44.2% of VEREIT’s rents come from retail businesses (apart from restaurants). There will be rent deferrals and concession here, particularly in the 3.3% in entertainment properties, the 2.9% in home furnishing, and the 2.4% in auto-related tenants. But assuming stores are allowed to reopen within the next month, the long-term damage to this segment of the population would seem pretty minimal.

Office and Industrial properties make up 18.6% and 16.5% of rents, respectively. These segments will not be free of disruption, of course, and there may be a few tenants that get in financial trouble. But I’m not expecting much in the way of coronavirus-related rent deferrals or reductions here.

VEREIT’s risk mainly comes down to its restaurant portfolio and to how long the world remains locked down.

VEREIT Price/Book Ratio

After the share price swoon, VEREIT trades at a price/book ratio of 0.68. Now, REITs generally have understated price/book ratios as the value of their real estate portfolio isn’t regularly marked to market and is actually reduced by depreciation. But just for giggles, let’s assume assume that book value is a reasonable estimate for the value of VEREIT’s portfolio.

At current prices, you could write off the entire restaurant portfolio, giving it a value of zero, and VEREIT would still be worth more dead than alive, trading at a price.book ratio of less than 1.

Obviously, the restaurant portfolio is worth more than zero. Most of the restaurants are likely to continue business as usual and won’t miss as much as a single rent payment. But even if Red Lobster and a large minority of its restaurant tenants were to come under severe stress, VEREIT’s share price would seem ridiculously low.

What About Cash Flow?

We’re stabbing in the dark here. We don’t have great numbers to play with. But let’s say restaurant rentals go to zero in the second quarter and then recover to 70% in the third and fourth quarters. That’s obviously extreme and isn’t a realistic scenario. But, frankly, we’re all under quarantine and have nothing else to do, so humor me.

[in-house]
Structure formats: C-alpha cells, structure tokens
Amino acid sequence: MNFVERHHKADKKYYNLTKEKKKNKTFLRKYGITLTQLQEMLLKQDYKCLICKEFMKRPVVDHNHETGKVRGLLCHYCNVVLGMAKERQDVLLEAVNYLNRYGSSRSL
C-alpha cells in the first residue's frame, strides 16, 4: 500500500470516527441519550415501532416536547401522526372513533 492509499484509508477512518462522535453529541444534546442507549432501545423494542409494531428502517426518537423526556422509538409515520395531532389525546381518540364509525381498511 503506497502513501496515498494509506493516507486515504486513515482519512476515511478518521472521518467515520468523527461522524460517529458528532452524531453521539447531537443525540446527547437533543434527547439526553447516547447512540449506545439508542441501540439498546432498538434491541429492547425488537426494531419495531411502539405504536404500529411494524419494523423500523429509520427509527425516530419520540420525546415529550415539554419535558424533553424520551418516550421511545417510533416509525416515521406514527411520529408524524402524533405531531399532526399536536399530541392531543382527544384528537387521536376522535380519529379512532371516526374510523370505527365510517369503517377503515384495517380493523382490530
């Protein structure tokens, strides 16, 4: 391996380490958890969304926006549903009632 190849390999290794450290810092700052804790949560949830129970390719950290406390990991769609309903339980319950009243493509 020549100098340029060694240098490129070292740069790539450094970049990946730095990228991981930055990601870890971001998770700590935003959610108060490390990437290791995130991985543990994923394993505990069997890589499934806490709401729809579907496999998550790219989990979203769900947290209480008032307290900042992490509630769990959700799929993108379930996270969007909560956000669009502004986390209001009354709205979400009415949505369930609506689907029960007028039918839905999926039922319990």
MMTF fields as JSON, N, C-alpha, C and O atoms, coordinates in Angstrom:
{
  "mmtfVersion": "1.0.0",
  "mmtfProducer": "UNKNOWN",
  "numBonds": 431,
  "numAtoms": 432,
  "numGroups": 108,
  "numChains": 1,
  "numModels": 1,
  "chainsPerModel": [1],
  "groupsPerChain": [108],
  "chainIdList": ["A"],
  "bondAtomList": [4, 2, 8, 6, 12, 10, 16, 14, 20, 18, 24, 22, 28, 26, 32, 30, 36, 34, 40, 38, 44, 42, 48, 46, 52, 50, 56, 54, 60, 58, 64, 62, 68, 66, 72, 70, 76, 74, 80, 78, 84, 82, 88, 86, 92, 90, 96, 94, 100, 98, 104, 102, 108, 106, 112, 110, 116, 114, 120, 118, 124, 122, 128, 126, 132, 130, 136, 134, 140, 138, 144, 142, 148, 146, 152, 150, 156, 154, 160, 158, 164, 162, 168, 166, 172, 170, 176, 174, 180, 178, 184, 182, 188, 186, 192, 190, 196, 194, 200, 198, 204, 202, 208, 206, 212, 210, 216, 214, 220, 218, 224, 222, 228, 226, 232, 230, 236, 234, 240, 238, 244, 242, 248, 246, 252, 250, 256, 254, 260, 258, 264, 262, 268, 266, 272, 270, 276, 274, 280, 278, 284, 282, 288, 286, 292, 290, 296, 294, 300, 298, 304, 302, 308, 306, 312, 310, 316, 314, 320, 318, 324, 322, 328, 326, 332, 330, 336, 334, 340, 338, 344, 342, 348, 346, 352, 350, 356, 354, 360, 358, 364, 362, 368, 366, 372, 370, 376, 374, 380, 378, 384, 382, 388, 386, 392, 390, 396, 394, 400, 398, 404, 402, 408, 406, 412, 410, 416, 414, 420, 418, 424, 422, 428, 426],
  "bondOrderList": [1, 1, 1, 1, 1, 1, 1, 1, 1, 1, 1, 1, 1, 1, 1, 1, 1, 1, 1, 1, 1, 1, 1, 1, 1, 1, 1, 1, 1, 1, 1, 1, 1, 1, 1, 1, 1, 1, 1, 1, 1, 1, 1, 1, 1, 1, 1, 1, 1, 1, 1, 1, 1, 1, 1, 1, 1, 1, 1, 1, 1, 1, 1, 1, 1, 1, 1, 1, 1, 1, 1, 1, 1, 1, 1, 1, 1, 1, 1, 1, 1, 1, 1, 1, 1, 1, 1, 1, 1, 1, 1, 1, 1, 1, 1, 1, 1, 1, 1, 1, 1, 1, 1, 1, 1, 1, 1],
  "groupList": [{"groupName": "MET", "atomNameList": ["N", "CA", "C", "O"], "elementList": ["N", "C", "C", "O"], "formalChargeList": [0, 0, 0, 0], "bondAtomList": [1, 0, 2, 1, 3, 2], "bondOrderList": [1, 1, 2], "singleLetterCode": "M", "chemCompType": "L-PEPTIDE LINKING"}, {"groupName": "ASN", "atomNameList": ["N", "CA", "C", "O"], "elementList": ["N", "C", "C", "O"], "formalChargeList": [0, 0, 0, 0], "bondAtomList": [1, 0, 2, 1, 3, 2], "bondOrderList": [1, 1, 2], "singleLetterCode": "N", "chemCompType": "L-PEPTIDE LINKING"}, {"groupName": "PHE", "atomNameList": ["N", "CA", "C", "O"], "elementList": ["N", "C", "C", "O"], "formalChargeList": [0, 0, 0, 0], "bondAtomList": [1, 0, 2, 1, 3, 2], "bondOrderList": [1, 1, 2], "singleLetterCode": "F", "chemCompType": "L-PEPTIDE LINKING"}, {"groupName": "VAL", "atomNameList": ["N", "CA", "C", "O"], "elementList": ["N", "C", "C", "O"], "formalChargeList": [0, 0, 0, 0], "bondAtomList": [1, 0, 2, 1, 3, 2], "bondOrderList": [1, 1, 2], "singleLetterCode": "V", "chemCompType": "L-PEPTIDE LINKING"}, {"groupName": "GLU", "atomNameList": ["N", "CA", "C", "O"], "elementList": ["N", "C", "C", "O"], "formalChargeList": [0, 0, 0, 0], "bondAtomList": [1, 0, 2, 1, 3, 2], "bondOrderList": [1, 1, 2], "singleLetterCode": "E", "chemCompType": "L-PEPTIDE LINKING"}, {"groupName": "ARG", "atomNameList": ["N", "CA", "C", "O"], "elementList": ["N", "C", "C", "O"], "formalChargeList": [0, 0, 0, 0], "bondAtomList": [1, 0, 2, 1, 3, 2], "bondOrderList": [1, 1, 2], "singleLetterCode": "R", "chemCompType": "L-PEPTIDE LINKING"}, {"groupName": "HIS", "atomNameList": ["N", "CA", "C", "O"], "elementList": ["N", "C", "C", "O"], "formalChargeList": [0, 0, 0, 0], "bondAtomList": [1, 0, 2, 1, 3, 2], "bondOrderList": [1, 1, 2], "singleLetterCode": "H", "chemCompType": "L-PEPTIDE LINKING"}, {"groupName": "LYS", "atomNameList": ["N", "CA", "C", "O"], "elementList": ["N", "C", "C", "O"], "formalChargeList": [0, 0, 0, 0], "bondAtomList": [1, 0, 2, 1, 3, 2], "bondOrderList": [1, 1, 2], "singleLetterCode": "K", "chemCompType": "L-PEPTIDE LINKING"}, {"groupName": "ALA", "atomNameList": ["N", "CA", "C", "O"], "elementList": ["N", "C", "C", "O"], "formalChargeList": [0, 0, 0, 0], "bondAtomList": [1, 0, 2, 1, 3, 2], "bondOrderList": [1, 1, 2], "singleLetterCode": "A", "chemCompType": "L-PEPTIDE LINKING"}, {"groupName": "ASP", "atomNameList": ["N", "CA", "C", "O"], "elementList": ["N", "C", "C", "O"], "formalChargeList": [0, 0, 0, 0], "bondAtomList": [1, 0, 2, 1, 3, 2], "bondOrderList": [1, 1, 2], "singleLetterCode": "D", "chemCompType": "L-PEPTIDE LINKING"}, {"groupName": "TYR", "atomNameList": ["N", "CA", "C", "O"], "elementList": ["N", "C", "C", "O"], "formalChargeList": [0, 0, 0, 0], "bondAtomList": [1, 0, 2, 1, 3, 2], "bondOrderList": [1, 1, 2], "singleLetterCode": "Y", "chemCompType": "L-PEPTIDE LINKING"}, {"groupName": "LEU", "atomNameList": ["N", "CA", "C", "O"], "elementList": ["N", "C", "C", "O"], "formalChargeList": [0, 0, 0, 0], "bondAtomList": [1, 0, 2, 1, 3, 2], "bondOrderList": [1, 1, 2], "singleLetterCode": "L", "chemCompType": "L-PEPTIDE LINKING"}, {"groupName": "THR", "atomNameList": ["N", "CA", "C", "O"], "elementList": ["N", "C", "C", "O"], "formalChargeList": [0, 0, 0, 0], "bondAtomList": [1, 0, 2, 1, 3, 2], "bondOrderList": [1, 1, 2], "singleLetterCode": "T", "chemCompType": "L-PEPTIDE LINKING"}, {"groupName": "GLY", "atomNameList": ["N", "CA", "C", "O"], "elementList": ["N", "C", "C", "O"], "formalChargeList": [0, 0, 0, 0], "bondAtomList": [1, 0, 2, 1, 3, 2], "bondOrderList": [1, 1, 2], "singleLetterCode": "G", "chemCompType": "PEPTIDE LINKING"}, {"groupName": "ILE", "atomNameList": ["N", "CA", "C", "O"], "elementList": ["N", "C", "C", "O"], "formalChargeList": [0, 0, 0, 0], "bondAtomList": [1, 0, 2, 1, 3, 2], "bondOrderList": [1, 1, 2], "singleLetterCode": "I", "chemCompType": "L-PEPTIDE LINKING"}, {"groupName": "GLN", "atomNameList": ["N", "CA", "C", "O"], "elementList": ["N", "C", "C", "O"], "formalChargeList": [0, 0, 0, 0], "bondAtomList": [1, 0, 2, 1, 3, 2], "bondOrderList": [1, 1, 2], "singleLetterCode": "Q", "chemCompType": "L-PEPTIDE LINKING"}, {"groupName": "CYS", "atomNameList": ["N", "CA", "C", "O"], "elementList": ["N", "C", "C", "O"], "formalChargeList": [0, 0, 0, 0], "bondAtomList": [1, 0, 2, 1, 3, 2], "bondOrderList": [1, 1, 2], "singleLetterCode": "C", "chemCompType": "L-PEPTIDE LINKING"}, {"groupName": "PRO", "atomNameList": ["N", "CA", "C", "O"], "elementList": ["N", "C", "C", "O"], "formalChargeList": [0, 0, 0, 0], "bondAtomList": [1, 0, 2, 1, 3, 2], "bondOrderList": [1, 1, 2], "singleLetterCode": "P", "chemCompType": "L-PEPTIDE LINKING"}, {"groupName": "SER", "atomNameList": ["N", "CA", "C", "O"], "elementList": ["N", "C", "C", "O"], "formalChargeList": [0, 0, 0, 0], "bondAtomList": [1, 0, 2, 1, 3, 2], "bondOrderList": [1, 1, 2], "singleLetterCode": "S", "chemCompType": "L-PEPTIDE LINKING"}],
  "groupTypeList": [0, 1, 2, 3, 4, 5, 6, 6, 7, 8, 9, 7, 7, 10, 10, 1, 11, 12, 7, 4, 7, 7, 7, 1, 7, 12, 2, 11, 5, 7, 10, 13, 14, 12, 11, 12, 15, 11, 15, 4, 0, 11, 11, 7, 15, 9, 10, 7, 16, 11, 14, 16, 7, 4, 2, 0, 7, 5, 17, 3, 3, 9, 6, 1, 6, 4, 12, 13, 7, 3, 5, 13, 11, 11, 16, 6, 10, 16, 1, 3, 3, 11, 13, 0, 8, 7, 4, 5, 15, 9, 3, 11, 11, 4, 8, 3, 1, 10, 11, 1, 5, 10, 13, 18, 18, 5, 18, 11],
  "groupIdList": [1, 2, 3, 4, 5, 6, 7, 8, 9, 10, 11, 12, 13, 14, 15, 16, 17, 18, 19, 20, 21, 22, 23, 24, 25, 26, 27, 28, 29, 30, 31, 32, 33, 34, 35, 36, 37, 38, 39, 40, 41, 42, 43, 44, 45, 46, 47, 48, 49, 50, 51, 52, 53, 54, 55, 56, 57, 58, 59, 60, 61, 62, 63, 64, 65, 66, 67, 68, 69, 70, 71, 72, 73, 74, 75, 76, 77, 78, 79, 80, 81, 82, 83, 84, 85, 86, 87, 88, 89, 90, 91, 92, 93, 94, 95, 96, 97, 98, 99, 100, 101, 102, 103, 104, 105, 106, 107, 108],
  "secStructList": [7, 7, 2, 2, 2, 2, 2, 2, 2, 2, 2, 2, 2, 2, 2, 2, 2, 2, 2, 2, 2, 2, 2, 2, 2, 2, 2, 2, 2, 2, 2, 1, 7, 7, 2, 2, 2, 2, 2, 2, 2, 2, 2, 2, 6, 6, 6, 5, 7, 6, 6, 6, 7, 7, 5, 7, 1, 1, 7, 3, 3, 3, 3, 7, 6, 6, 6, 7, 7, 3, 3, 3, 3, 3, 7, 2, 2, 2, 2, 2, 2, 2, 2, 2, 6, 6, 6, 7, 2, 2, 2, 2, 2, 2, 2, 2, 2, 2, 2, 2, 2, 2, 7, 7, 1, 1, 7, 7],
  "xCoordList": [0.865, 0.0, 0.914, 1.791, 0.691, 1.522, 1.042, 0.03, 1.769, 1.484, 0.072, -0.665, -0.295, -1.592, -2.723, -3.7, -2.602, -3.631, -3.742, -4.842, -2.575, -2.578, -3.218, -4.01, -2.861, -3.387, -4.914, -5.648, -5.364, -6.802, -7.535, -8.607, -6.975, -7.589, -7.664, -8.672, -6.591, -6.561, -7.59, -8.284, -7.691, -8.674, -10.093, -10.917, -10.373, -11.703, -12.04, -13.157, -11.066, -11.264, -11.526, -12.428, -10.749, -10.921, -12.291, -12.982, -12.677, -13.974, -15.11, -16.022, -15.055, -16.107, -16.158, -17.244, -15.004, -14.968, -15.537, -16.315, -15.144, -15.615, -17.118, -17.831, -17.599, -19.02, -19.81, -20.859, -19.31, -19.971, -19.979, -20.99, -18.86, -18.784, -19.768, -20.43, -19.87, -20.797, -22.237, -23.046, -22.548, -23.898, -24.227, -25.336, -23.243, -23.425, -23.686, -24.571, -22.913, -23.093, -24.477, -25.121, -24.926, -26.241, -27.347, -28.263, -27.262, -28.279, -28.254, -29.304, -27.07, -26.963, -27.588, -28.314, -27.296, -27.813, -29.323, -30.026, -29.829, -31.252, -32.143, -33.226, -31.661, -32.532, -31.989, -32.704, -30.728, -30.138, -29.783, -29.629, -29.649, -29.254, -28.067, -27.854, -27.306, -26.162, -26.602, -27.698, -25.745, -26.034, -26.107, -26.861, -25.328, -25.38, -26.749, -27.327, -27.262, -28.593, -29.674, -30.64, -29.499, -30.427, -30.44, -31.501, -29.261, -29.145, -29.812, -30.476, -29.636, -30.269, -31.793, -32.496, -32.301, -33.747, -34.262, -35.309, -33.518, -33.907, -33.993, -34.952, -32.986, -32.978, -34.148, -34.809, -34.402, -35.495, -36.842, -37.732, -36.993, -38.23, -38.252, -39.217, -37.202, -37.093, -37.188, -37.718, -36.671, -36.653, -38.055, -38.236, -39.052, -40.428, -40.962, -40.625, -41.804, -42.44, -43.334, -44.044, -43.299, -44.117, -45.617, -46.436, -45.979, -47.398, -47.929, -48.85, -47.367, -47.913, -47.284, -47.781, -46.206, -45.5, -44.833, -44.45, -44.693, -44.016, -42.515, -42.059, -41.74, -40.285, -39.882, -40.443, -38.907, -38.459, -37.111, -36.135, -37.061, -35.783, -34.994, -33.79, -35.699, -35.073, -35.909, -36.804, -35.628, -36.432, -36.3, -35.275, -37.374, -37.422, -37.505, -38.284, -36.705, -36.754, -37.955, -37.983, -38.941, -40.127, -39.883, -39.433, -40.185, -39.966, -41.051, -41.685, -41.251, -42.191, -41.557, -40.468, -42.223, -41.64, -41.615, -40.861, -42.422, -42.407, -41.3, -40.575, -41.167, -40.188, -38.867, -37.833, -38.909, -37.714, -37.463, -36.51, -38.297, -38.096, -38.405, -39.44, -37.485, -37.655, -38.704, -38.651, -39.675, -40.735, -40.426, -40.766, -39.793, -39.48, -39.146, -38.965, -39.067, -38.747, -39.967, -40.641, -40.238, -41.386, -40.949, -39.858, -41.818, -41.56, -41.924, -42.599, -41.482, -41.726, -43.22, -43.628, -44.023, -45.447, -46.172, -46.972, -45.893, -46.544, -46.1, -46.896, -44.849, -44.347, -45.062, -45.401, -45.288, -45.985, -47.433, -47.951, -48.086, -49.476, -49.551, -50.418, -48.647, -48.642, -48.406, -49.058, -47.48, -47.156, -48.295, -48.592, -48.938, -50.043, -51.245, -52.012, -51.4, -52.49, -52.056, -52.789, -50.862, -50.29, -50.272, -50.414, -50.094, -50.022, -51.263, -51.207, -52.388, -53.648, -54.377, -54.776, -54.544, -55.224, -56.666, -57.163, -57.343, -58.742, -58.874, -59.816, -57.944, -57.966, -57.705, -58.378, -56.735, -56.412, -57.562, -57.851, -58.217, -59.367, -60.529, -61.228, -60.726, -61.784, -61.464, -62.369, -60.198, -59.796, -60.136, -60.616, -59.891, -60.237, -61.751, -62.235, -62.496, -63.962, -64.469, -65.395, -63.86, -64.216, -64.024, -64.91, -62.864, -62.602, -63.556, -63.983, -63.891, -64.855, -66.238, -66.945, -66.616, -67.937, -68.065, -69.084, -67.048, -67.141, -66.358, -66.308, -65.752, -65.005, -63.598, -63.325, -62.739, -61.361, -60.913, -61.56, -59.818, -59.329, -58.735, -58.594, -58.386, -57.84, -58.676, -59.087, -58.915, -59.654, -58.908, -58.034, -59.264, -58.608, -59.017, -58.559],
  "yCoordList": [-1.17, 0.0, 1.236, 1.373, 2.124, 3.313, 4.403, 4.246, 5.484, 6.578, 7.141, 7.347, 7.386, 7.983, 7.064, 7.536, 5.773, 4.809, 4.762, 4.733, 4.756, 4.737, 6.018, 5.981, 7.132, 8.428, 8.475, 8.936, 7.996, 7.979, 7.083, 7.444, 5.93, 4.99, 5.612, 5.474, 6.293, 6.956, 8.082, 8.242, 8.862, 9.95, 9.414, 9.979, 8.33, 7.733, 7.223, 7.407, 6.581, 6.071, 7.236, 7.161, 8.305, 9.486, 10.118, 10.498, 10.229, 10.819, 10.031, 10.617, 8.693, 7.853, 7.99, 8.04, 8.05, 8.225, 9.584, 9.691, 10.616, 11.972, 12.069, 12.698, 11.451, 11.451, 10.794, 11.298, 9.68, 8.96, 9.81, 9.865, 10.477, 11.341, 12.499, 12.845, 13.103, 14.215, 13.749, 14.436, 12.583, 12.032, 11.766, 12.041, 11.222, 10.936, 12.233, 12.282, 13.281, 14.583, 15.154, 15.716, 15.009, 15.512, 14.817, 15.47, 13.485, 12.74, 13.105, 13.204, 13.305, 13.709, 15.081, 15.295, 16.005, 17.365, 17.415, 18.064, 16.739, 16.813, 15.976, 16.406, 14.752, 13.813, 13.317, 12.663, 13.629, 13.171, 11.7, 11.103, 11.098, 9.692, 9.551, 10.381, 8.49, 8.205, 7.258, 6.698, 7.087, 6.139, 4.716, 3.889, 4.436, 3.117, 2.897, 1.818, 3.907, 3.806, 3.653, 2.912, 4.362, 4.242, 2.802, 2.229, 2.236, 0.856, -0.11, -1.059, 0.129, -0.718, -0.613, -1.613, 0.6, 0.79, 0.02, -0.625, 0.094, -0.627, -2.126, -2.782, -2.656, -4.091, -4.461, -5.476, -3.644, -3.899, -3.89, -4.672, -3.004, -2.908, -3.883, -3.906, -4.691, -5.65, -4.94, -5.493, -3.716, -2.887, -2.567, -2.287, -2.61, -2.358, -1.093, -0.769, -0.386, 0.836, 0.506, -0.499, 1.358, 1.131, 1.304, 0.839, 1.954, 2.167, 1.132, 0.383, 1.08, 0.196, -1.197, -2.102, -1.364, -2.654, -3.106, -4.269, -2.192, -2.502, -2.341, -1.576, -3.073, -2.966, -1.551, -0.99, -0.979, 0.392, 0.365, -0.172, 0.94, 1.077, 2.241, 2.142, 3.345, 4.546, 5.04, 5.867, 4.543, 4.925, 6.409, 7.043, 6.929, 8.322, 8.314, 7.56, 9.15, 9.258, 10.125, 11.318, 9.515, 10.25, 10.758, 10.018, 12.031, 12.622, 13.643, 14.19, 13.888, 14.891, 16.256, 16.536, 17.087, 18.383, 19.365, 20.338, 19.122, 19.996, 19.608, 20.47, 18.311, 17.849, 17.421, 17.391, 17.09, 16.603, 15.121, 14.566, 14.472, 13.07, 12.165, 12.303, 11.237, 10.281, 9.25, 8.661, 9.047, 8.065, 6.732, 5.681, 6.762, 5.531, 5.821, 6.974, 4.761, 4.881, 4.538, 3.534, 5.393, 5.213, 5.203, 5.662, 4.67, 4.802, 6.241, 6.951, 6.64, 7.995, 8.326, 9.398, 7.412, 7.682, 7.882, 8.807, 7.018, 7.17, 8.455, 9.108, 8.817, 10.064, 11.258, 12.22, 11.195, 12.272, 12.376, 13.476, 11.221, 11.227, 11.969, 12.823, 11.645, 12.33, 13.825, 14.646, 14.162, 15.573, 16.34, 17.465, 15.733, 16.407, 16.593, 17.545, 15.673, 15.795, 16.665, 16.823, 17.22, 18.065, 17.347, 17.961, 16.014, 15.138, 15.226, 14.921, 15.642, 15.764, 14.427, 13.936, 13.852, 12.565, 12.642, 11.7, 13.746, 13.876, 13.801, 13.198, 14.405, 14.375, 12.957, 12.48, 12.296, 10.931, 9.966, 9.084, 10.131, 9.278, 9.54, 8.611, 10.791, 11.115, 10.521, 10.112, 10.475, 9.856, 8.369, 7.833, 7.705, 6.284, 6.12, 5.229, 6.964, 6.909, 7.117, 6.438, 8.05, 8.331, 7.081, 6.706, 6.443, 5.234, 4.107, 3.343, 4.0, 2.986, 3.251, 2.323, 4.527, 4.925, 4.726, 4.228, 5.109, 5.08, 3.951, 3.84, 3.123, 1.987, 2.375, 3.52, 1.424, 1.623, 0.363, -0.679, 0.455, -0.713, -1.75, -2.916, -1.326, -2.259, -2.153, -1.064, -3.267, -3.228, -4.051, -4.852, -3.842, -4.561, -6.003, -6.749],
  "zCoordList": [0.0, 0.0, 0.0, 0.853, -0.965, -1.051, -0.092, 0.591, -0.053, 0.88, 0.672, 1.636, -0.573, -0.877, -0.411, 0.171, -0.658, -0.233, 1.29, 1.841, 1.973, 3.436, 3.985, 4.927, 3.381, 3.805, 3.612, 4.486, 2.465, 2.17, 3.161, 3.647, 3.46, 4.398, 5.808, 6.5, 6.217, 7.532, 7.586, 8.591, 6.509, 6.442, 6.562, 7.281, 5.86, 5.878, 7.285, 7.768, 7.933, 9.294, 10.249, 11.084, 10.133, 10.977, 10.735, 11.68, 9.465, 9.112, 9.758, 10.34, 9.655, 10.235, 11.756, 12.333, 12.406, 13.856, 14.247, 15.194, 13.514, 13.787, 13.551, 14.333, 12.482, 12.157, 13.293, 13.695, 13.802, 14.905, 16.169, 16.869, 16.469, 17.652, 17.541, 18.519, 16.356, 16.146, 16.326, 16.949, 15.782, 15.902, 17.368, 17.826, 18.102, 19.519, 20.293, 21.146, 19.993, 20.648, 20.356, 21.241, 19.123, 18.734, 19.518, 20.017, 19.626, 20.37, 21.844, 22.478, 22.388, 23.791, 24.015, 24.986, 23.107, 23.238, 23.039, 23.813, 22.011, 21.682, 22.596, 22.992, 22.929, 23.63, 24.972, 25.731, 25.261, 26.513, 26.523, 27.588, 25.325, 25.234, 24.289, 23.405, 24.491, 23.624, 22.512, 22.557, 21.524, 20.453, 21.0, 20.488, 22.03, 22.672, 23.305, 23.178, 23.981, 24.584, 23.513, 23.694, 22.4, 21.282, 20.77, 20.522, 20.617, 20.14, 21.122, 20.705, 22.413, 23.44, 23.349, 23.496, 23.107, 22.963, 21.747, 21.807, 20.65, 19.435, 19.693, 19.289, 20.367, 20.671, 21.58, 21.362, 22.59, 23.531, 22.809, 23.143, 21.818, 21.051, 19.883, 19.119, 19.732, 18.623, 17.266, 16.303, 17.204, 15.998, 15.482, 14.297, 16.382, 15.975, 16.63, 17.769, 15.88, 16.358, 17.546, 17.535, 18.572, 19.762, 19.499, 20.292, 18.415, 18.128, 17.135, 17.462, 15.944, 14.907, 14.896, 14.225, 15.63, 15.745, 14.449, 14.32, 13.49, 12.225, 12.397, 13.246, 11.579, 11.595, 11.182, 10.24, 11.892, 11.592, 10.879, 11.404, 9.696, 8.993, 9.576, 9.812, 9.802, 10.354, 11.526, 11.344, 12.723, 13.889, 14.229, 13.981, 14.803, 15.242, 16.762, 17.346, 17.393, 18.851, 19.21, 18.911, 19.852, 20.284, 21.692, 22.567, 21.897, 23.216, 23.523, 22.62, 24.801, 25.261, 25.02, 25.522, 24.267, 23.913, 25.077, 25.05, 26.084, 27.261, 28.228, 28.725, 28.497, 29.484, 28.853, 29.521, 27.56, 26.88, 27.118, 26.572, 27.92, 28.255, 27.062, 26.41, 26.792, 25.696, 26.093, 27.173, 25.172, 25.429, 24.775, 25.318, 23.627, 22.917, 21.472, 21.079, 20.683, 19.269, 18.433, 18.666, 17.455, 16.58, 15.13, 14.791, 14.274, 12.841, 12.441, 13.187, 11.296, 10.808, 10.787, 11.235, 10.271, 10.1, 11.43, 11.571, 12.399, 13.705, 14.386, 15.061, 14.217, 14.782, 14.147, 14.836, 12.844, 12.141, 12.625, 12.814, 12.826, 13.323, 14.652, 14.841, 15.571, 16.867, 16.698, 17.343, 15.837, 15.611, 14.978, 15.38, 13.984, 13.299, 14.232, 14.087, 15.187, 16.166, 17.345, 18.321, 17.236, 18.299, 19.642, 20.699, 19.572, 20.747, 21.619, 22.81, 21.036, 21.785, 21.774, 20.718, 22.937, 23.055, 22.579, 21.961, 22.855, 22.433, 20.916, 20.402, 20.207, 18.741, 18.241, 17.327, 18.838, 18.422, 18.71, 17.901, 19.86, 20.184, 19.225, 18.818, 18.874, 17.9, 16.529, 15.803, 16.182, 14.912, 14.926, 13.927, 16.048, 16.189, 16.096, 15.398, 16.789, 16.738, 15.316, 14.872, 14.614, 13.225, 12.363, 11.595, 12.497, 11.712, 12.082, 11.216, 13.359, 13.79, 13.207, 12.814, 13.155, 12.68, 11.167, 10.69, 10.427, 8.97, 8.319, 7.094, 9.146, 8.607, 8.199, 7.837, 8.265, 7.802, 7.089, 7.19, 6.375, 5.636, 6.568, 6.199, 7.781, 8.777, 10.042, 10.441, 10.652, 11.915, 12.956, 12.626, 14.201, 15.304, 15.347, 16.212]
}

VEREIT had rental revenues of $1.2 billion last year, of which approximately $240 million came from restaurants. We’ll chop $60 million off for the second quarter and $18 million each for the third and fourth quarters. That reduces full year rental income to something in the ballpark of $1.1 billion.

Chopping ~$100 million off of adjusted funds from operations gets us something in the ballpark of $600 million for the year. That’s slightly below the $665 million paid last year in dividends on the preferred and common stock. But we’re also assuming that restaurant rental income literally goes to zero, which it won’t.

VEREIT also had approximately $1.35 billion available on its revolving credit facility that it could presumably tap as a short-term fix.

I’m playing fast and loose with the numbers here because, frankly, it’s an exercise in futility to try to be exact given the degree of uncertainty faced. But it’s fair to say that VEREIT isn’t facing insolvency even under very negative scenarios. I think it is possible they could reduce or delay their dividend for a couple quarters as an abundance of caution. But I don’t think they’ll necessarily need to.

Sentiment towards REITs is awful right now, and further declines can’t be ruled out. But if you have a time horizon of even a year or two, this would seem to be a good opportunity to accumulate shares.

This article first appeared on Sizemore Insights as Assessing the Damage at VEREIT (VER)